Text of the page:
1. Mike Ryan
  2. http://slider.gatech.edu/
  3. SLIDER Co-PI & Researcher
  4. Science Learning Integrating Design, Engineering and Robotics
  5. http://www.slider.gatech.edu
  6. CEISMC at Georgia Tech
  1. Sabrina Grossman
  2. http://slider.gatech.edu/
  3. Program Director
  4. Science Learning Integrating Design, Engineering and Robotics
  5. http://www.slider.gatech.edu
  6. CEISMC at Georgia Tech
  1. Jayma Koval
  2. Researcher
  3. Science Learning Integrating Design, Engineering and Robotics
  4. http://www.slider.gatech.edu
  5. CEISMC at Georgia Tech
  1. Marion Usselman
  2. SLIDER Principal Investigator
  3. Science Learning Integrating Design, Engineering and Robotics
  4. http://www.slider.gatech.edu
  5. CEISMC at Georgia Tech
Public Discussion
  • Icon for: Iliya Gutin

    Iliya Gutin

    Facilitator
    May 11, 2015 | 04:54 p.m.

    Hi Mike and team! Your project sounds very innovative and exciting. I note in the project description that you were able to test SLIDER in a variety of school environments, especially with respect to socioeconomic and demographic variability. Have you noticed any differences in terms of how students respond to the SLIDER project when it comes to their personal backgrounds and the types of schools they are in?

  • Icon for: Mike Ryan

    Mike Ryan

    Presenter
    May 12, 2015 | 01:33 p.m.

    Hi, Illya – thanks for your note. We did not collect information on the “personal backgrounds” or perspectives of individual students, so we would be unable to comment on how disposition, affect, agency, or identity affected students’ engagement with SLIDER. What I can tell you is that student engagement in the curriculum was not an issue in any of our schools. Teachers usually praised the curriculum’s ability to engage their interest. While not all types of activities were viewed as “fun”, students (and teachers) communicated they definitely preferred the contextualized learning during SLIDER over other units of study during the class year.

    Achievement scores for both core ideas and practices improved in all schools from pre-test to post-test, but the most stable and affluent communities saw larger gains. The issue of stability (low teacher turnover, low student turnover, consistent administration of school policy and norms, fewer annual “new initiatives”) seemed important in students and teachers implementing the curriculum. Stable schools saw gains in achievement and conceptual development across a number of assessments.

    We are in the midst of writing and preparing articles for publication. Check back at our website for these papers in the future:

    www.slider.gatech.edu

    Thanks,
    Mike

  • Icon for: Tony Streit

    Tony Streit

    Facilitator
    May 13, 2015 | 12:16 a.m.

    Thanks for your submission. I’m clearly seeing young people engaged in this process. I’m curious though about the role of and impact on educators. In the description I read that this is intended to be fundamentally a project-based inquiry experience. Not all educators are equipped to facilitate these kinds of experiences though. What are you learning about the effectiveness of the intervention related to the educator’s ability to guide the process? Do you think there would be benefit in providing some accompanying PD on PBL?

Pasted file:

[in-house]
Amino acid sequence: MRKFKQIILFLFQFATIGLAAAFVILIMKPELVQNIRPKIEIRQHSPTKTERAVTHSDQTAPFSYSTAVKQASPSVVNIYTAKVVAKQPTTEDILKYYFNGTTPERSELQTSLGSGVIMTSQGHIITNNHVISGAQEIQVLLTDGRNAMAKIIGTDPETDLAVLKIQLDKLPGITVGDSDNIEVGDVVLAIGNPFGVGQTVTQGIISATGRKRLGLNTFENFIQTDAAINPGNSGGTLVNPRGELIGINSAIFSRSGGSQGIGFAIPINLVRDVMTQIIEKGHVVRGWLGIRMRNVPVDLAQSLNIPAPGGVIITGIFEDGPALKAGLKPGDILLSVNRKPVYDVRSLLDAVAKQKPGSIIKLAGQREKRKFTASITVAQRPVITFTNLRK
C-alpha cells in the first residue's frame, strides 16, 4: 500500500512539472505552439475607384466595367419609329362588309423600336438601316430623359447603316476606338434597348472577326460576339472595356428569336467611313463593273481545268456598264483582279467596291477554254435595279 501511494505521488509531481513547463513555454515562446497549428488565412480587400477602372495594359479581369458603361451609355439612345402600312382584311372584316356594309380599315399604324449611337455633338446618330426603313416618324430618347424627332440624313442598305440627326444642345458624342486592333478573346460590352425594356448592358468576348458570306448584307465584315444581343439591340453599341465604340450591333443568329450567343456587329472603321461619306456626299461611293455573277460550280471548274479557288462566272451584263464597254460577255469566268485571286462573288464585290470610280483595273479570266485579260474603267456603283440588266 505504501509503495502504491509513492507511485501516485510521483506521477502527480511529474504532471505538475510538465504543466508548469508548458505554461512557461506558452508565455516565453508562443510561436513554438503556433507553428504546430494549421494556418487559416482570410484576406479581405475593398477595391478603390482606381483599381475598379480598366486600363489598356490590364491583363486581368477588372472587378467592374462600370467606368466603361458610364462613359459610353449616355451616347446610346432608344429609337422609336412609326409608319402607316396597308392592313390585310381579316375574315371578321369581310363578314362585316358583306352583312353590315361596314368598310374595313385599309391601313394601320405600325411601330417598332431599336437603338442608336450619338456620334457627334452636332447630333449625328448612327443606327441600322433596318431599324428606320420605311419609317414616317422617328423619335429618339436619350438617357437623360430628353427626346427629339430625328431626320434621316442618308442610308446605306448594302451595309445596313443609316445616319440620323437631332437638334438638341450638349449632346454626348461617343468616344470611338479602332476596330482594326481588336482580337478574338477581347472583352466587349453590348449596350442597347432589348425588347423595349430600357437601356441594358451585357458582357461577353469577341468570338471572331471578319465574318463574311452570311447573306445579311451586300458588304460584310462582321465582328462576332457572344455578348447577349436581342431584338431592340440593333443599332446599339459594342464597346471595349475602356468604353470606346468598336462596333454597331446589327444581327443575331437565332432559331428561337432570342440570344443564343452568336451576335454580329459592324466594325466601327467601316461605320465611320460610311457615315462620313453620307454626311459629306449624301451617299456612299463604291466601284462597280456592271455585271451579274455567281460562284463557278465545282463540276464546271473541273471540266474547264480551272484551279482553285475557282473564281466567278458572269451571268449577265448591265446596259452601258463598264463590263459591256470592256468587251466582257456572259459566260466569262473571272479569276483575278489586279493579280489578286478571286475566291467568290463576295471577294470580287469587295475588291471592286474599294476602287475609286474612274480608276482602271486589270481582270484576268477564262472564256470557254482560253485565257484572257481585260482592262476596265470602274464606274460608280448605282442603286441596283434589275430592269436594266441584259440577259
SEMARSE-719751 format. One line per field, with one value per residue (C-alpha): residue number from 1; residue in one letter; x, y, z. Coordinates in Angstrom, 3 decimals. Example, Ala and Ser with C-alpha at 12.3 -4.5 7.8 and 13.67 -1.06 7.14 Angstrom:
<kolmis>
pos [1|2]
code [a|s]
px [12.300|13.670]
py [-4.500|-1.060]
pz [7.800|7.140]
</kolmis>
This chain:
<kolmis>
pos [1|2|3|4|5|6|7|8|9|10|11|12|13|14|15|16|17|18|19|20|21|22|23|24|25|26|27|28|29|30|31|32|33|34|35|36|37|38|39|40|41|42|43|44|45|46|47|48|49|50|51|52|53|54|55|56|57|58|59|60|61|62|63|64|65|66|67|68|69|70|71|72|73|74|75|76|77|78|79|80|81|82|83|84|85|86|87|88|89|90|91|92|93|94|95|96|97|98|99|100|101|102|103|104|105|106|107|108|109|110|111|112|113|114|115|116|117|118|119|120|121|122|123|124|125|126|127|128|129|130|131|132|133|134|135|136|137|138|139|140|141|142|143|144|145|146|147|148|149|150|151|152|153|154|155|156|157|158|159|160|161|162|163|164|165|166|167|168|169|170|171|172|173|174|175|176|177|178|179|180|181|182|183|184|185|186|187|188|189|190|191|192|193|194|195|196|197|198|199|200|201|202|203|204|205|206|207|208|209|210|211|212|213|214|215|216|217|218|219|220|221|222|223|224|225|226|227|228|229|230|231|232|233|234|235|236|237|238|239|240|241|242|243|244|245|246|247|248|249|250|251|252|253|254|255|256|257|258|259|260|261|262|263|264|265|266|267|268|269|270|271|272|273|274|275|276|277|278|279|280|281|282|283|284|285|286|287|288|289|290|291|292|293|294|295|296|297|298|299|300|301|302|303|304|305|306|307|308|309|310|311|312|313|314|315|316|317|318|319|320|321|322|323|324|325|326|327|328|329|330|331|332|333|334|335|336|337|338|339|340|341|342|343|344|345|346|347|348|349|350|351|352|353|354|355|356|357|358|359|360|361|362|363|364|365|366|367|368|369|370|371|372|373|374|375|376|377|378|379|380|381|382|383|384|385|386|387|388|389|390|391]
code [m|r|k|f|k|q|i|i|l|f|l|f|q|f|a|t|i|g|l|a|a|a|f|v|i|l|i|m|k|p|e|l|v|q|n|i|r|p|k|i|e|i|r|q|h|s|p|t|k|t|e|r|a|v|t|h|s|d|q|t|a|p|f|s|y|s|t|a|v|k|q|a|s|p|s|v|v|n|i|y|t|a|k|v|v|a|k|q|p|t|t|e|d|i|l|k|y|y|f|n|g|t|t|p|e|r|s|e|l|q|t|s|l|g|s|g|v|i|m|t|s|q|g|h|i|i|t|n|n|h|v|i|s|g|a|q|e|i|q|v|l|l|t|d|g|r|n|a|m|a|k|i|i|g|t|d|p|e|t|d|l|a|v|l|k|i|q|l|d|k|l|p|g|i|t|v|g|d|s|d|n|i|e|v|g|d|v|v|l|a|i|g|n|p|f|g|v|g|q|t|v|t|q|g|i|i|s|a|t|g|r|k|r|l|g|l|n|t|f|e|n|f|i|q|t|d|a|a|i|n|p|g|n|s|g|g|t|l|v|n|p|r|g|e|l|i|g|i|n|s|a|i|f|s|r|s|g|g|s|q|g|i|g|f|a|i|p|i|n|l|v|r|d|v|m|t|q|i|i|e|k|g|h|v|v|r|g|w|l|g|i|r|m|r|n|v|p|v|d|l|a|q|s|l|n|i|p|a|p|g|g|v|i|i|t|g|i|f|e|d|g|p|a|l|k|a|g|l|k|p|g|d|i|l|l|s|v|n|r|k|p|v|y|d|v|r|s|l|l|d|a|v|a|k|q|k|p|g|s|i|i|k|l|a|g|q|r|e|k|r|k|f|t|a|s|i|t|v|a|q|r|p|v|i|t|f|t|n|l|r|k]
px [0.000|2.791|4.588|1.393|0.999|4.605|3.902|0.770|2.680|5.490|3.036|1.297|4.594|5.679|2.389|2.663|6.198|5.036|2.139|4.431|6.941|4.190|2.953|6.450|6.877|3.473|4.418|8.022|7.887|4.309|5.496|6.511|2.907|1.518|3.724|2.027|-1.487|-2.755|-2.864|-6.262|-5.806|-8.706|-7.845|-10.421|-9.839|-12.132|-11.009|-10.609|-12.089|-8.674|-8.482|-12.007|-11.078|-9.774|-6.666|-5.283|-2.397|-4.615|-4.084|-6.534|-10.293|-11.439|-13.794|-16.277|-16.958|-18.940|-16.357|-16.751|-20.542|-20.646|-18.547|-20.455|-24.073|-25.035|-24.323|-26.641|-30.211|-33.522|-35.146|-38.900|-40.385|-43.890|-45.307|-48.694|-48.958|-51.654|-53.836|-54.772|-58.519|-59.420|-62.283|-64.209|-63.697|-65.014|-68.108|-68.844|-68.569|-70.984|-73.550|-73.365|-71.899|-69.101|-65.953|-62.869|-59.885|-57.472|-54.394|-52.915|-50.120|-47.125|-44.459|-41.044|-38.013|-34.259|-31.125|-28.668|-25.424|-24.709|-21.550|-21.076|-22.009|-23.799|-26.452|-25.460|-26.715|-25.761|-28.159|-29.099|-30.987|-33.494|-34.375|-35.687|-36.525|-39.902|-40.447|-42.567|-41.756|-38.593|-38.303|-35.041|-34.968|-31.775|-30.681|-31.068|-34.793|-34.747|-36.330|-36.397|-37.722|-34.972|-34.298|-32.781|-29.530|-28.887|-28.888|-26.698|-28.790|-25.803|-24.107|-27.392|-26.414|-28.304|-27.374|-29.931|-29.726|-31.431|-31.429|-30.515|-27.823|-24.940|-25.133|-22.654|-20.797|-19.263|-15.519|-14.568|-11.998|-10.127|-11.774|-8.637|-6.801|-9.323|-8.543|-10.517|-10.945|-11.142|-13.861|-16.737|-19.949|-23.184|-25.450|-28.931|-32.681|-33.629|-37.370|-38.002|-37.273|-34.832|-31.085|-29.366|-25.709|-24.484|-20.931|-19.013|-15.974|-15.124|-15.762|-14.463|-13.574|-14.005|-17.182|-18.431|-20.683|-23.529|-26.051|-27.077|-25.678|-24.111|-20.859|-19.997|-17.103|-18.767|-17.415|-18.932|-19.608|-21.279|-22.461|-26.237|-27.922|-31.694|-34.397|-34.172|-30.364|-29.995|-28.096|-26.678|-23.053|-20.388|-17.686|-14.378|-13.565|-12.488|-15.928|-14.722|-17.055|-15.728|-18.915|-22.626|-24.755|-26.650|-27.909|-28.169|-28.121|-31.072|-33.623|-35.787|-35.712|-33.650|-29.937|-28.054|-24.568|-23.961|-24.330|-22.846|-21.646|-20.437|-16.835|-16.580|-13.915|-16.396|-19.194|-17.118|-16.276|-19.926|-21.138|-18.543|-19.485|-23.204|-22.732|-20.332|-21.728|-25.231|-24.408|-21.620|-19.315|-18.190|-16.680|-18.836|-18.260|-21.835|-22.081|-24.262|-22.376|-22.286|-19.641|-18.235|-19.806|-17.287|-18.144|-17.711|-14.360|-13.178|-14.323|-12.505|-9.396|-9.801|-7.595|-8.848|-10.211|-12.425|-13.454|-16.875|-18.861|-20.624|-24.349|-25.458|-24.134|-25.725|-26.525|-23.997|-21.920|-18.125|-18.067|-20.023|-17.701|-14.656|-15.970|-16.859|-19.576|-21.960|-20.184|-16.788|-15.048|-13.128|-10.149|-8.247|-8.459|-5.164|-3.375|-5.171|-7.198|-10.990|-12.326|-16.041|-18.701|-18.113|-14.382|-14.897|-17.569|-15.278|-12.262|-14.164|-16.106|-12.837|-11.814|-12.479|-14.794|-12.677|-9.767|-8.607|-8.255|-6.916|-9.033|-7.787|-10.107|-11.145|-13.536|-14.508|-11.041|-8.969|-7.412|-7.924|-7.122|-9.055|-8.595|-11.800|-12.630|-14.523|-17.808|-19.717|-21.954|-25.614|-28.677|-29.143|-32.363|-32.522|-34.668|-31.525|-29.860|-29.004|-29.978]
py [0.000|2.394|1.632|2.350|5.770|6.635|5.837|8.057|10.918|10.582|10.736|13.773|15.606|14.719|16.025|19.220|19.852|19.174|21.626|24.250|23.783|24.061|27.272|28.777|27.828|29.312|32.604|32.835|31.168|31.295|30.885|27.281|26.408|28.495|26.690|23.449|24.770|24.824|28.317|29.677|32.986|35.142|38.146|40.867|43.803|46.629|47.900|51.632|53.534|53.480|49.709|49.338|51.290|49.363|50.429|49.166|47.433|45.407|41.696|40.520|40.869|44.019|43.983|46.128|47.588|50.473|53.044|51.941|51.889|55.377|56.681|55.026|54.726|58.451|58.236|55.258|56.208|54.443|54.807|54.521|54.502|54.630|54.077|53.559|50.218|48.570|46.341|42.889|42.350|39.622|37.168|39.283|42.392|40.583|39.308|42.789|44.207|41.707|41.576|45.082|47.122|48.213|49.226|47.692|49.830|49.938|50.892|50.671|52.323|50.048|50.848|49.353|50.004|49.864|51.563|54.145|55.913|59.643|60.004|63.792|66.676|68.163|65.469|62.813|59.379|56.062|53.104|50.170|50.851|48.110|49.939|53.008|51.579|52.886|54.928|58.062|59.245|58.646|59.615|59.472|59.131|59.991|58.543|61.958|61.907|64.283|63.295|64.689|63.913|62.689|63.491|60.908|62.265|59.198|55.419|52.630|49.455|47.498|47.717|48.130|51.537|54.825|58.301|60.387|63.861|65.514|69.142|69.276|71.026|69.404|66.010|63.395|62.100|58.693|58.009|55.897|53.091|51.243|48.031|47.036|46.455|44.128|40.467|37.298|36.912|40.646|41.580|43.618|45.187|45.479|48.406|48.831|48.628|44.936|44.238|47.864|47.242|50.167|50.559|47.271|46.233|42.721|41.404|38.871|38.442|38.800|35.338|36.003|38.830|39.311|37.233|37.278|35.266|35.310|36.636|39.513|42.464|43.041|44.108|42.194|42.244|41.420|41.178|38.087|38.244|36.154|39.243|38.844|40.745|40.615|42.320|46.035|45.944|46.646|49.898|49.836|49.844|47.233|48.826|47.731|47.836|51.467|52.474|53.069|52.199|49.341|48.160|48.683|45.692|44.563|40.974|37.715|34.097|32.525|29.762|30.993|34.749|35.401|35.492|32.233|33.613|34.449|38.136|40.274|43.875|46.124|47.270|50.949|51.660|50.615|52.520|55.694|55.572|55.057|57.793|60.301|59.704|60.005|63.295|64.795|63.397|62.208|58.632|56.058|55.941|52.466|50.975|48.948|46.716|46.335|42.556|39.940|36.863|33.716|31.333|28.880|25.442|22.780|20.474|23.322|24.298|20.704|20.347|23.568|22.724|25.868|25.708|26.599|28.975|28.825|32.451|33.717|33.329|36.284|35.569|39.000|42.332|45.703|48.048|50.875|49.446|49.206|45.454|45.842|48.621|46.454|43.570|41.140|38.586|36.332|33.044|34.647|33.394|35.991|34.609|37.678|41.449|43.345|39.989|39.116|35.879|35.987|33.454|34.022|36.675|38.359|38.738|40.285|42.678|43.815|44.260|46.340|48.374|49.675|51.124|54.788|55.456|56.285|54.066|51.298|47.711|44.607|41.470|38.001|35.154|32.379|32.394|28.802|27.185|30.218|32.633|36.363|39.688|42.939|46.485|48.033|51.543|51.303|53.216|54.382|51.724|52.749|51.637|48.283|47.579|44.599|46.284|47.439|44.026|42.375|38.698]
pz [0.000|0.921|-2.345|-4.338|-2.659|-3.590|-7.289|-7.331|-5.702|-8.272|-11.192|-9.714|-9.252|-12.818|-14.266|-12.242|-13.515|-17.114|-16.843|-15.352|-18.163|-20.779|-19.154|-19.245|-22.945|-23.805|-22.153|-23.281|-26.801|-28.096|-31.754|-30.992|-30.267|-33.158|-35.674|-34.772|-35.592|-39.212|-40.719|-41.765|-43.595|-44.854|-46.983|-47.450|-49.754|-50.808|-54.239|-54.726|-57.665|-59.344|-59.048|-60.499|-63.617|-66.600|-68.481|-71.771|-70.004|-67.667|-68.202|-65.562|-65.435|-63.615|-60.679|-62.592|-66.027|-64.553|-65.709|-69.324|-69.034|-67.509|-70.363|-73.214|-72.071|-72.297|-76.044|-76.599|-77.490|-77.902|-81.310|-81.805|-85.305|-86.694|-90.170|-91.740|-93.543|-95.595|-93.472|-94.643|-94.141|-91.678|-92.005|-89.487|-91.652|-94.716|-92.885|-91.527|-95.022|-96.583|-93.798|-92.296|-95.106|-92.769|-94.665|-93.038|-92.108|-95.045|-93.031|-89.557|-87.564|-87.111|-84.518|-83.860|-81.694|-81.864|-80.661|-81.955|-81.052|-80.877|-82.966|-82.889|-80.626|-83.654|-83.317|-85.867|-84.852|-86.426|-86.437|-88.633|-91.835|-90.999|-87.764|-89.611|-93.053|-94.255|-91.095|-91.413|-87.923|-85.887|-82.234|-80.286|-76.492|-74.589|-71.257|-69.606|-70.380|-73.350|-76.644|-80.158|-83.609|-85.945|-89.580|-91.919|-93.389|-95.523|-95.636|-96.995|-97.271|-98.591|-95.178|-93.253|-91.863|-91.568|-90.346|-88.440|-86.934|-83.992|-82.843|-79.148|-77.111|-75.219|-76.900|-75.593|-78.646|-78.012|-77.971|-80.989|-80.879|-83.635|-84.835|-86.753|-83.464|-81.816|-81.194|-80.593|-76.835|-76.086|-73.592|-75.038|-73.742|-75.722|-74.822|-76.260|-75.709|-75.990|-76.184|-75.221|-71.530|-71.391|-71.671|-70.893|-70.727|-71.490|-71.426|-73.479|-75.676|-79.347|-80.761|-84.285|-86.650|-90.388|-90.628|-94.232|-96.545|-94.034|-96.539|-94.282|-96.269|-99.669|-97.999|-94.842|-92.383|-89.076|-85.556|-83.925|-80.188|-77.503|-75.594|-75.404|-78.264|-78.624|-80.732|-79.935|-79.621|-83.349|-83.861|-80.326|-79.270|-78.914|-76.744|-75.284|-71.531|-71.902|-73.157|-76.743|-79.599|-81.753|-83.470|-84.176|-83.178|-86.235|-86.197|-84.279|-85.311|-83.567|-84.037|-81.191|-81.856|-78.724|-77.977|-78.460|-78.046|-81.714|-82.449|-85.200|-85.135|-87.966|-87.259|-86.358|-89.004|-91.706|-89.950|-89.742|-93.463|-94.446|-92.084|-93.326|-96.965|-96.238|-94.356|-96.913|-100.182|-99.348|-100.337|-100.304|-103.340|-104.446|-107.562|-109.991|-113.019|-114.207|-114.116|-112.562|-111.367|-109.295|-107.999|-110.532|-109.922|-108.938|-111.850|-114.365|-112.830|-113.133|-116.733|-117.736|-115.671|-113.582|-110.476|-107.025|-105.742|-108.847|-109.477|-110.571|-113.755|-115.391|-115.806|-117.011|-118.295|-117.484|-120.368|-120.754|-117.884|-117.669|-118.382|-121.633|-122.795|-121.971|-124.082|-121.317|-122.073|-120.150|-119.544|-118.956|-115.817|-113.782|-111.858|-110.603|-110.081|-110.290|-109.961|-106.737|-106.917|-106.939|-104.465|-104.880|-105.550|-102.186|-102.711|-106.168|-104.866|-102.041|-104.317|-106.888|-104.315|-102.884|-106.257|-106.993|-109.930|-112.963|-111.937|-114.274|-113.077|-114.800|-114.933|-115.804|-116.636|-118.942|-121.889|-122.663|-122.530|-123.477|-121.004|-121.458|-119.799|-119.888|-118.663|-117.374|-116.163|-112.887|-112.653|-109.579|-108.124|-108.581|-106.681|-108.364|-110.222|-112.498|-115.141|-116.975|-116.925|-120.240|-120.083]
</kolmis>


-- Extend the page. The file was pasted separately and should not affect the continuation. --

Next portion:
• Icon for: Mike Ryan

    Mike Ryan

    Presenter
    May 13, 2015 | 07:43 p.m.

    Hi, Tony. We have had considerable PD on inquiry and project learning strategies. Our teachers have been with us for 4-5 years, and with each iteration to the curriculum, each teacher was brought into the development process and informed of the design rationale. Some were veteran PjBL teachers, and others were emerging in their understanding, though they all had a sincere desire to learn about developing their practice.

    The teachers’ development was only tracked as it related to fidelity of implementation, so we were not looking at their development individually. That said, our data and experience backs up what most of the research says about shifting teachers to this paradigm: it takes coaching, iteration, and 3-5 years.

  • Icon for: Beth Sanzenbacher

    Beth Sanzenbacher

    Middle Science Instructional Leader
    May 14, 2015 | 09:59 p.m.

    This looks like a fascinating curriculum! I also teach force and motion in middle school but in a much more “low-tech” way. We build cannons to besiege a fortress. What I like about this project is that students can use any of the materials in the lab to increase force, efficiency and accuracy. Students are extremely creative and resourceful with their materials and repurpose them in surprising ways. What I don’t like is the lack of “21st century” skills, that a robotics program like this one has! However, I am wondering if the designated materials can limit their ingenuity? Is there a best of both worlds scenario?

  • Icon for: Mike Ryan

    Mike Ryan

    Presenter
    May 15, 2015 | 11:28 a.m.

    Hi, Beth. The LEGOs present some benefits and some challenges. There is an financial investment upfront that can be daunting for some, and the management, storage, and distribution to students of (literally) 1000s of pieces requires really good planning and classroom management.

    As far as the design, LEGO offers durable, reliable build materials that most students are familiar with. On the other hand, the robotics kits require building and programming skills to really get the benefit of the experience with regard to learning goal. That takes a lot of time and teacher know-how. We are presenting a paper about our experience with LEGO robotics in this project at this summer’s American Society of Engineering Education conference (June). It can more fully answer your question, and we will post a link to that paper after the conference on on website (slider.gatech.edu). Thanks!

  • Further posting is closed as the showcase has ended.